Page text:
Trials of officials implicated in human rights violations during Alberto Fujimori's rule continued, but progress was modest. On July 1, anti-corruption judge Saúl Peña Farfán sentenced Vladimiro Montesinos, Fujimori's close political advisor, to nine years and four months of incarceration for usurping the functions of the head of the National Intelligence Service (Servicio de Inteligencia Nacional, SIN). Montesinos, held at the naval base of Collao, faced criminal charges in seventy-five other cases. Along with Fujimori, he was charged with organizing the Colina Group, a death squad responsible for extrajudicial executions, torture, and "disappearances" in the early 1990s. In October, prosecutor Richard Saavedra filed charges against forty-four members of the group for the abduction and murder of journalist PedroYauri Bustamante on June 24, 1992.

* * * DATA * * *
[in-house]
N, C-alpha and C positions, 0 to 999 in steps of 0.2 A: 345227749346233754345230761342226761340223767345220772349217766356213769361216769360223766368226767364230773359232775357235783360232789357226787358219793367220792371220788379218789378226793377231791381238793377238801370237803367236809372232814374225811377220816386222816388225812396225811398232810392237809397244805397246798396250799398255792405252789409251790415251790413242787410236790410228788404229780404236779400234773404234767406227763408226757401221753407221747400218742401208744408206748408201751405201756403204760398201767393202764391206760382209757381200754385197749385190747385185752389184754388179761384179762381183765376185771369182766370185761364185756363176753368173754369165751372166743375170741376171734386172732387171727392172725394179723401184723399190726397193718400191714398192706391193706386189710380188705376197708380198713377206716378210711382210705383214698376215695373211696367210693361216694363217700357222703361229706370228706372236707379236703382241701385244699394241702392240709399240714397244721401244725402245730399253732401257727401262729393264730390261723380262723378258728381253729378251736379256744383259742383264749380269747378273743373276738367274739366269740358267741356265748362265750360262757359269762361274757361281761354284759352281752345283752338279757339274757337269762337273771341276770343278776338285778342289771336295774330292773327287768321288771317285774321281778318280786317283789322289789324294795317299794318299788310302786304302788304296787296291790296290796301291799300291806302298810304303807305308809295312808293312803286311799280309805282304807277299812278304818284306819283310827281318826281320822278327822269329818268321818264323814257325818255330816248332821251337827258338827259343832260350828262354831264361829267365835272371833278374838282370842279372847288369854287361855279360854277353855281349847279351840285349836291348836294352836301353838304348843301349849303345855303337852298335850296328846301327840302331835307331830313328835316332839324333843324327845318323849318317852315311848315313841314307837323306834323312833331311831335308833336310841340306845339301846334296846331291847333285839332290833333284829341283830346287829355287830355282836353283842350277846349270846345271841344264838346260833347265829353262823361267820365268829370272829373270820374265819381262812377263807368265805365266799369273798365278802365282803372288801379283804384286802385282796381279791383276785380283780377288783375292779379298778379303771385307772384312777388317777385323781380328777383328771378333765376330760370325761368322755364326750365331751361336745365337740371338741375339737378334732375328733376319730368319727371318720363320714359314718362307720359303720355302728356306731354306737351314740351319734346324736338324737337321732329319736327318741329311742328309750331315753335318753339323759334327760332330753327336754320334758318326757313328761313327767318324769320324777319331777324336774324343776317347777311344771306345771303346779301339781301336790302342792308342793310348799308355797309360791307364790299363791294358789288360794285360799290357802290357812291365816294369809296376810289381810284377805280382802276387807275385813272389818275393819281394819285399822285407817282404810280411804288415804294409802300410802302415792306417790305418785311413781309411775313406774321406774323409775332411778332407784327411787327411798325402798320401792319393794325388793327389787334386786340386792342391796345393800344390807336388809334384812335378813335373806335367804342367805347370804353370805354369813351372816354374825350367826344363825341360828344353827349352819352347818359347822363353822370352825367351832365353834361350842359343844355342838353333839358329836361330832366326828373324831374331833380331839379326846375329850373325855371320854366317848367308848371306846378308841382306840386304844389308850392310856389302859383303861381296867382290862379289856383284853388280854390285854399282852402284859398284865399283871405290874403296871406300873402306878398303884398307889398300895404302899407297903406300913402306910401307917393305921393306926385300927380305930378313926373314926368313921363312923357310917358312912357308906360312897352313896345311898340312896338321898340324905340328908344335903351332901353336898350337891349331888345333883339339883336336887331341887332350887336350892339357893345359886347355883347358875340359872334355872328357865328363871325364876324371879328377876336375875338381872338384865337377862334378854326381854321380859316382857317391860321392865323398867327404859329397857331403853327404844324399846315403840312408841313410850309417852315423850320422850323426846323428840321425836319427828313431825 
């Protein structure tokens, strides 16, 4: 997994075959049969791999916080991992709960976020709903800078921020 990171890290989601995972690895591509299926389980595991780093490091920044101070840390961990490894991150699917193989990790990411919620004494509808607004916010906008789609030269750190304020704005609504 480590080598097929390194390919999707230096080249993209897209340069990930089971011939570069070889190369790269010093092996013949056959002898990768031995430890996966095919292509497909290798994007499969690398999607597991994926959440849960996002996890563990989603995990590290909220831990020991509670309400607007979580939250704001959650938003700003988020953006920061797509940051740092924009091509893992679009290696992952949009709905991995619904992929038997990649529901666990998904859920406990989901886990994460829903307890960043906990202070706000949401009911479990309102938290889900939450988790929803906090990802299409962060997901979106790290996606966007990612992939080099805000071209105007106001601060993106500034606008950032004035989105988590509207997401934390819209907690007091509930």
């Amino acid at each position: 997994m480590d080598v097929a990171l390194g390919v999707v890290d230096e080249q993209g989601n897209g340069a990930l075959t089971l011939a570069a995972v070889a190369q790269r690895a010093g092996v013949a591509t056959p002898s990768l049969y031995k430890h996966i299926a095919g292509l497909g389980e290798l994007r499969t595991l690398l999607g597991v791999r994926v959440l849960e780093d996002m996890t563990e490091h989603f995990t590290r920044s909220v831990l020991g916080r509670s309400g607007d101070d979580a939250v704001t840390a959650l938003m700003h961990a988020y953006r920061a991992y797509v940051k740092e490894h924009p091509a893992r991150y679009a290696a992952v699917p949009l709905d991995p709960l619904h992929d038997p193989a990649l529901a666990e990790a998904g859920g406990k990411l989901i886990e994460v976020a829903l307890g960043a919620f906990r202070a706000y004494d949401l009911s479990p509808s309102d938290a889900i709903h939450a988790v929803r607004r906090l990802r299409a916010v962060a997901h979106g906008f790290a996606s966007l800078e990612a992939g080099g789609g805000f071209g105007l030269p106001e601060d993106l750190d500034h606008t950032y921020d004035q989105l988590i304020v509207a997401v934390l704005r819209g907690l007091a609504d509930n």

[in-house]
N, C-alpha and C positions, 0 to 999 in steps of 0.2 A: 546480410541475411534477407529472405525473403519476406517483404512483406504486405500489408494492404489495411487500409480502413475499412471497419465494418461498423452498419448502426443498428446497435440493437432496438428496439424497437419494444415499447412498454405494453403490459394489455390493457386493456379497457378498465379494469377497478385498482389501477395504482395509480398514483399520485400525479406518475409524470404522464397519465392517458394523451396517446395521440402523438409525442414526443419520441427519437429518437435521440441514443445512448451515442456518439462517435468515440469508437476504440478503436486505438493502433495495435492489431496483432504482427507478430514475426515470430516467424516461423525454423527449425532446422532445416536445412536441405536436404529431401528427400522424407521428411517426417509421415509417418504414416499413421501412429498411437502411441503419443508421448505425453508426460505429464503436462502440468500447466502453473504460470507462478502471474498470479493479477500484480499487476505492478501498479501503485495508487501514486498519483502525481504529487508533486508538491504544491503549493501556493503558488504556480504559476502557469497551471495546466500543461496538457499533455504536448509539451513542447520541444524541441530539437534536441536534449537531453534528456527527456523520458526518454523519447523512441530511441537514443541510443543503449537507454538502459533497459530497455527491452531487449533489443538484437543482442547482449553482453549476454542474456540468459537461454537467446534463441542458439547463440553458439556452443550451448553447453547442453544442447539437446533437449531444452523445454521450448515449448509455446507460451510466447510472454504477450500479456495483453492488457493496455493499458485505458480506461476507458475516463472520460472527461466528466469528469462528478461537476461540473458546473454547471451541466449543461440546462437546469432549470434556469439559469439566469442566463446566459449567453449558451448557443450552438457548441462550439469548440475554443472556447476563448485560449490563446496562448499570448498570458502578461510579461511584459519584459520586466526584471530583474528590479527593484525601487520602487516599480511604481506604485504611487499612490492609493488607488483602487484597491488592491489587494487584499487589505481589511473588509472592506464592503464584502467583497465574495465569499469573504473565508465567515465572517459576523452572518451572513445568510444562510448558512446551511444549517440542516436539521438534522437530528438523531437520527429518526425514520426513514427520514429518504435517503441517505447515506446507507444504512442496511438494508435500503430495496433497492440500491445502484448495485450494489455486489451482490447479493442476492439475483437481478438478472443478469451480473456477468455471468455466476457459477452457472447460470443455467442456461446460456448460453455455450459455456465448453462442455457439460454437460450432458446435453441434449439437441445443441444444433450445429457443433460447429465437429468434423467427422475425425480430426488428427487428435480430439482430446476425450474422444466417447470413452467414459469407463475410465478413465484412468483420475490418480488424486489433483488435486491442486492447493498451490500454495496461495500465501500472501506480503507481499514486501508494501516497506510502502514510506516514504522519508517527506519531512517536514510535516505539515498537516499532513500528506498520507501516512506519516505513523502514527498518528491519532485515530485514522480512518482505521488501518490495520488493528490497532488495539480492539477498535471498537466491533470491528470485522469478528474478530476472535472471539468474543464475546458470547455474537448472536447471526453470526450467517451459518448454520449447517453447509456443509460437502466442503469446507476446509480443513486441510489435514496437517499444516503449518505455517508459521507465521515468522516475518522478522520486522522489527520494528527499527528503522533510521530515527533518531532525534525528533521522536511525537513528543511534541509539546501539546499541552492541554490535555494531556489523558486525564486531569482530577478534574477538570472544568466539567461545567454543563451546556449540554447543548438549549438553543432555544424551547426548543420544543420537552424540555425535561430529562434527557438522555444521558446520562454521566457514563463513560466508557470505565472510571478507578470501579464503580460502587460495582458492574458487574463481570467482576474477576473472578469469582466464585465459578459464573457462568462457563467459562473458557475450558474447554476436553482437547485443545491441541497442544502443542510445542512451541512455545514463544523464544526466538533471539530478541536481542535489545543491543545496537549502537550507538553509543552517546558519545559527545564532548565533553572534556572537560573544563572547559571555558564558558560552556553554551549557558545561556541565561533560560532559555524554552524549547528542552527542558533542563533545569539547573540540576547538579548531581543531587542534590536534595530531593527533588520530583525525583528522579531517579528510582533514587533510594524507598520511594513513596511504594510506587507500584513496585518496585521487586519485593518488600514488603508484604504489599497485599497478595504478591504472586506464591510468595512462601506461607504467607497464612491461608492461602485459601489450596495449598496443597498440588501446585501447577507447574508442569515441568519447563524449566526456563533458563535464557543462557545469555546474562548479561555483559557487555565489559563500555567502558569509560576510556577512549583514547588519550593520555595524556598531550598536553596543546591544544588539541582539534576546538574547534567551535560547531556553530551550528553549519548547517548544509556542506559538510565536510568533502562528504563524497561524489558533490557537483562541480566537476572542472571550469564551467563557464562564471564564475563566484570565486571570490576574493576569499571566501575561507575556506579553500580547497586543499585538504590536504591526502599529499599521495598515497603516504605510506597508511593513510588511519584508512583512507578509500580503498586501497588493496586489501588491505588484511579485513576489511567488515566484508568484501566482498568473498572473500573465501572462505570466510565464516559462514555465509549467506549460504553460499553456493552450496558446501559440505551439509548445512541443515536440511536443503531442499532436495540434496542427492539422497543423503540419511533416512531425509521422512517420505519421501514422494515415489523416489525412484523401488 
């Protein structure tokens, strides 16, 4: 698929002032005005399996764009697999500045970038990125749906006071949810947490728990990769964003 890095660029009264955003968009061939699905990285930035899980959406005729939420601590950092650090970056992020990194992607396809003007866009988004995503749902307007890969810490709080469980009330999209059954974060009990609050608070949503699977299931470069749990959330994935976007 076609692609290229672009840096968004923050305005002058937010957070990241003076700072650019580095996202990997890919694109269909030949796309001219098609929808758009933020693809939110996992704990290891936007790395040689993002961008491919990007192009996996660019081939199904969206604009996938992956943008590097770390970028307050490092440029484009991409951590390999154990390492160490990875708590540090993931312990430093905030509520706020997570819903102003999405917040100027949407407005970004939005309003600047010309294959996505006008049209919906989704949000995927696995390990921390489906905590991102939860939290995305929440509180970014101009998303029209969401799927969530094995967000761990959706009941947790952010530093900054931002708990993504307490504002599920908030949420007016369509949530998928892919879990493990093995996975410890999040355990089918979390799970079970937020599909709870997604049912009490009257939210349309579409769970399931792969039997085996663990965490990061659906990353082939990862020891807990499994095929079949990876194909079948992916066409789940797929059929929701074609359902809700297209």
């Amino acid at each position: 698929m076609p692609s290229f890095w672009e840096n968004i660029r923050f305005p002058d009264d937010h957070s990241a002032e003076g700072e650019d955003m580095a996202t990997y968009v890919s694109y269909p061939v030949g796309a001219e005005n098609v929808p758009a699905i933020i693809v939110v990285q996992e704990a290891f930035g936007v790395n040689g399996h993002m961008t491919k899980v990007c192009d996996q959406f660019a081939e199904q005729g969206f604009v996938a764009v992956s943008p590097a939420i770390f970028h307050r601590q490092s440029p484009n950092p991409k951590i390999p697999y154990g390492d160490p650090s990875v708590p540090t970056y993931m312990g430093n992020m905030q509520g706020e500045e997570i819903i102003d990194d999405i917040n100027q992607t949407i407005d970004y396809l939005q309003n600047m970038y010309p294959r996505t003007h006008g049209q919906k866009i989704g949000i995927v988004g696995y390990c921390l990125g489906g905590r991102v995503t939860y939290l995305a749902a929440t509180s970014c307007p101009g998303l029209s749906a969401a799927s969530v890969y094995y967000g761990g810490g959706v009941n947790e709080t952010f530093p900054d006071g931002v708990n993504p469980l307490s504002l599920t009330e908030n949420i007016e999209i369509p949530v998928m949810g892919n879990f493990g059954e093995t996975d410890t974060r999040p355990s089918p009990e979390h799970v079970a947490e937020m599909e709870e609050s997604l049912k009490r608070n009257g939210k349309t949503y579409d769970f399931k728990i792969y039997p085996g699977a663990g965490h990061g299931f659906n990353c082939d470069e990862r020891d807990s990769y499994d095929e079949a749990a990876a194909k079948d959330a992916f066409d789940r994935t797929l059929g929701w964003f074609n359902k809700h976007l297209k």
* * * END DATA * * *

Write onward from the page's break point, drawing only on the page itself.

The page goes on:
Cabinet ministers and prominent members of Congress tried to prevent the prosecution of army commandos who had participated in an operation to free seventy-one people held hostage by guerrillas in the Japanese ambassador's residence in 1997. Fourteen members of the Túpac Amaru Revolutionary Movement (Movimiento Revolucionario Túpac Amaru, MRTA) were killed in the operation.

Some of the freed hostages reported having seen several of the guerrillas alive and in custody before they were killed. Forensic examinations carried out on the exhumed bodies established that eight of the guerrillas were apparently shot in the head after capture, or while defenseless because of injuries. On May 13, Judge Cecilia Pollack ordered the arrest of twelve senior army officers who participated in the raid. The ministers of defense and justice criticized the arrest warrants. Congress issued a statement of concern, and APRA and National Unity (Unidad Nacional, U.N.) legislators presented bills to award the accused an amnesty. On July 29, in a clear demonstration of official support, the implicated commandos led Peru's traditional annual military parade.